Posts Tagged ‘localism’

Labour needs to get local

12/02/2014, 07:00:29 AM

by Richard Watts

Today Jon Cruddas is set to speak to the New Local Government Network on what could be the answer to the key political question for Labour: how can we change the lives of people in this country with far less money than the last Labour government spent?

All political parties talk a good game on localism in opposition, but haven’t delivered in government. It was one of my criticisms of the last Labour government, and while David Cameron and Eric Pickles have talked about ‘giving power back to the people’ the reality has been a disastrous local government legacy that has seen real term budgets slashed and services up and down the country hanging by a thread. At the same time, ministers like Michael Gove have centralised power in Whitehall at a speed that would have Lenin nodding with approval.

But this time, even if Labour return to power in 2015, things for local government will be very different.  By 2015 my council will have lost over £100 million a year of funding; that’s around 40 percent of our budget. Funding isn’t likely to return to pre-2010 levels and borough’s like mine are being faced with two undeniable trends, a rising demand for services and shrinking budgets. Westminster politicians need to wake up to the fact that council budgets will fall off a cliff in 2015 and 2016 without a change in the way local government is funded.

However Britain wastes public money by spending far too much of it on managing problems through top-down national initiatives that smarter investment could have avoided.


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Regional VAT, an idea for Ed Balls

22/04/2013, 07:50:07 AM

by Dan McCurry

When I was in Arizona, I kept getting overcharged in the shops. At least I thought I was, until I objected and was told that the extra 7% was the state sales tax. They weren’t including it on the price tickets, because Americans are weird. These days Arizona charges a whopping 9%, compared to Virginia at 5%, and New Hampshire at 0%. There is no strategy between these different rates. This is America. The states just do their own thing.

In the UK we pay 20%, and we call it “Value Added Tax”, because we’re not weird.  Imposed centrally, we apply this tax at a uniform rate across the country, but if we wanted to, we could charge different rates in different regions, while continuing to collect it centrally.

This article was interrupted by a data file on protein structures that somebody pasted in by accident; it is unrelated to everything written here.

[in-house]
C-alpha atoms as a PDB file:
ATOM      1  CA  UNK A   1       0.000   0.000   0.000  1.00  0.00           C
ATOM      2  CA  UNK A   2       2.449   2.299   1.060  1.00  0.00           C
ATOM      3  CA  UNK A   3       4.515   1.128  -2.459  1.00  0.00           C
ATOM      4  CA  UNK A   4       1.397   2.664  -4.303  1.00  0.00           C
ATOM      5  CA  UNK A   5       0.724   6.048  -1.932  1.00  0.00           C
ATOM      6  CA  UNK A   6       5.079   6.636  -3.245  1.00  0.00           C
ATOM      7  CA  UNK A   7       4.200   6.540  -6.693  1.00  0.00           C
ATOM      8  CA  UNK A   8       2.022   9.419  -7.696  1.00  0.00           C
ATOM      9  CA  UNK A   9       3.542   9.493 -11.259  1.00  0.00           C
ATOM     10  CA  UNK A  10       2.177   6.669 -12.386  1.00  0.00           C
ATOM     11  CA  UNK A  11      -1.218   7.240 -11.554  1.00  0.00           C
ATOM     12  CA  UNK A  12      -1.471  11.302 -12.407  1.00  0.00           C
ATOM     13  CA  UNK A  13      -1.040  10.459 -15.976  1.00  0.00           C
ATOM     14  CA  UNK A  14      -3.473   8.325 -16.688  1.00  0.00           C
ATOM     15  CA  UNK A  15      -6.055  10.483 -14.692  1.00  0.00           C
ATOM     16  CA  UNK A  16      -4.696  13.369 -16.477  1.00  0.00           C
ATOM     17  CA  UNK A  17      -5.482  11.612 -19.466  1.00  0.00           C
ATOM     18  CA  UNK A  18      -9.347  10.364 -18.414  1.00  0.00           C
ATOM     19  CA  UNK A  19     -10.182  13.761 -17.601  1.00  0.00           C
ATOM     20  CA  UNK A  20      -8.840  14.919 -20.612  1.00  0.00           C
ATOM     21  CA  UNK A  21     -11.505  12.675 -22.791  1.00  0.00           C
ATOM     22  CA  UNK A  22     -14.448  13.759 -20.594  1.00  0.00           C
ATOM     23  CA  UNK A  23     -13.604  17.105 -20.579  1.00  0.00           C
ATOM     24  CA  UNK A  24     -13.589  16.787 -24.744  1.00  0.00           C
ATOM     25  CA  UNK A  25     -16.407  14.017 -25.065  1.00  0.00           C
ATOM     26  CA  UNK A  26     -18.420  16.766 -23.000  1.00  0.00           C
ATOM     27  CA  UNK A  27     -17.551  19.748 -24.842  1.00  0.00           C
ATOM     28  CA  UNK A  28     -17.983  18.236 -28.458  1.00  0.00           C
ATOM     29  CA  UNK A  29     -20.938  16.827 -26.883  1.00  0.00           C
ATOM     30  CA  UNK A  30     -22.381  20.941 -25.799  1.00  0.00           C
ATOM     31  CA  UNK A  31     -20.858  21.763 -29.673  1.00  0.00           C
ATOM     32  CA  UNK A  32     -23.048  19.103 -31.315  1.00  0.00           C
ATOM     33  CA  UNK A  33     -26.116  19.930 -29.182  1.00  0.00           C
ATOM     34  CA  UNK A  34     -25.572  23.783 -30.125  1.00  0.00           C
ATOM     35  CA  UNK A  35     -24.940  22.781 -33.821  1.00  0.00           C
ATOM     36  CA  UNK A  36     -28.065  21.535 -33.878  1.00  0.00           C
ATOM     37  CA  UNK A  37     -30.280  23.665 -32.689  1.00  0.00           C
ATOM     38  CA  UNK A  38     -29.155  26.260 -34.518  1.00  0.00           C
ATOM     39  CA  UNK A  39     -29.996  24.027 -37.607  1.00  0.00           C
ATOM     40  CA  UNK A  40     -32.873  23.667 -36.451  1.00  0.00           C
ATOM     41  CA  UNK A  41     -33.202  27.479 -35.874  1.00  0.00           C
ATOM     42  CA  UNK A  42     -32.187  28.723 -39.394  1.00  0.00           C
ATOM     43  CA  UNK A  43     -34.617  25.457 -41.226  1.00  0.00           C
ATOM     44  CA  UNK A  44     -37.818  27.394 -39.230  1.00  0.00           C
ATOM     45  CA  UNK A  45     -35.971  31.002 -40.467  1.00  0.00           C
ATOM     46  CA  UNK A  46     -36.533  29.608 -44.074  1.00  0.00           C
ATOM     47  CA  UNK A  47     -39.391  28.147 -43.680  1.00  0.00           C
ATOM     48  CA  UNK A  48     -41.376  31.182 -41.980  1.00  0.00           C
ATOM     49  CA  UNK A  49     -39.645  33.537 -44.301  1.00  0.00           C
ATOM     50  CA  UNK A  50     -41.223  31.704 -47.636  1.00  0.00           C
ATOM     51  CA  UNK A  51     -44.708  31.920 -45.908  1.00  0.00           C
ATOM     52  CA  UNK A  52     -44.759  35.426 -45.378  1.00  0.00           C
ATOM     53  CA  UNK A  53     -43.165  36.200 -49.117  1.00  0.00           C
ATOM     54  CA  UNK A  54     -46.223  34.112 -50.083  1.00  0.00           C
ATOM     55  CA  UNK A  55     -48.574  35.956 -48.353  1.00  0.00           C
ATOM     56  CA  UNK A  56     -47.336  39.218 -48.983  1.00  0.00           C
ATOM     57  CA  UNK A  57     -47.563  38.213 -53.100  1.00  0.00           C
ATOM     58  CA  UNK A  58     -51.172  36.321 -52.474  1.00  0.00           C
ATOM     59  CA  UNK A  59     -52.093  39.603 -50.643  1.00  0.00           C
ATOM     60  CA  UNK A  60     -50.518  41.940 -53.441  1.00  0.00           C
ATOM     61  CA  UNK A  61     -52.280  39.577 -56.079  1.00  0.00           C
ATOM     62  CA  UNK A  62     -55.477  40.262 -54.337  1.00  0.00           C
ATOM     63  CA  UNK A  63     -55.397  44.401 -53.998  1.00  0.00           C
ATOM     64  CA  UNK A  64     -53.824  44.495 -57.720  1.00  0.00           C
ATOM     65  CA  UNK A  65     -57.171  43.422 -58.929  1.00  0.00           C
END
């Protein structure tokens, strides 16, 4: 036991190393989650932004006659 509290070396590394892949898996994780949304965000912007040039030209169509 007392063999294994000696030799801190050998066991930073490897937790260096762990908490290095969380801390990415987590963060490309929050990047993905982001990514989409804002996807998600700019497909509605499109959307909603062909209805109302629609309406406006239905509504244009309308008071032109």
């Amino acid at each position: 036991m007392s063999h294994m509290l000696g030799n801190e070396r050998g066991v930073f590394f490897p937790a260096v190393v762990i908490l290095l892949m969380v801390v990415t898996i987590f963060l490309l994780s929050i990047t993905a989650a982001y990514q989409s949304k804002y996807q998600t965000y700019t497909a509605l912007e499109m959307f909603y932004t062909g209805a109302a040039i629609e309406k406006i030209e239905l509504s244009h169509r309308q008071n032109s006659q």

There is a potential serendipity to Labour’s economic policy, when looking at two of the main drivers of stimulating the economy in Labour’s five point plan for jobs and growth: house building and a VAT reduction.

Mass house building is firstly intended to create demand in the economy, but by solving our chronic housing shortage, we reduce our private sector rents, and thereby counter poverty. It all seems so neat that, however, there is a flaw in this strategy.

The area that needs massive house building is London and the South East, but the economy is fairly frothy in this area, so there is not much of a demand problem. Much of the rest of the country doesn’t needs housing, but does have a lack of demand.

So although there are many infrastructure projects in other parts of the country, the stimulus from house building would mostly effect the south east, which is not where it is mostly needed.

The other policy of Ed Balls is to affect consumer spending through a reduction in VAT.

The problem with VAT is that it can be fiddly. When Gordon gave us a 2.5% cut, I don’t think I’m the only one who was irritated at being given coppers in change for my coffee, and it didn’t take long before the coffee price went back up and the vendor pocketed the difference. Retail prices tend to gravitate to round numbers, meaning that VAT cuts need to be substantial to be worthwhile.

If Ed Balls concentrated his VAT cut on the regions that are not getting a house building boost, then he’d probably be able to double the size of the VAT cut. In simple terms, let’s imagine the counties in north of England have their VAT reduced to 10%.


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Bristol’s Labour councillors have been undermined by a blinkered NEC

27/11/2012, 12:20:17 PM

by Ben Mitchell

A farce and an embarrassment is how I’d describe recent events in Bristol. In under a week, Labour have managed to score not one, but two own goals. All coming off the back of the election on November 15th of the city’s newly elected mayor, George Ferguson, the independent candidate.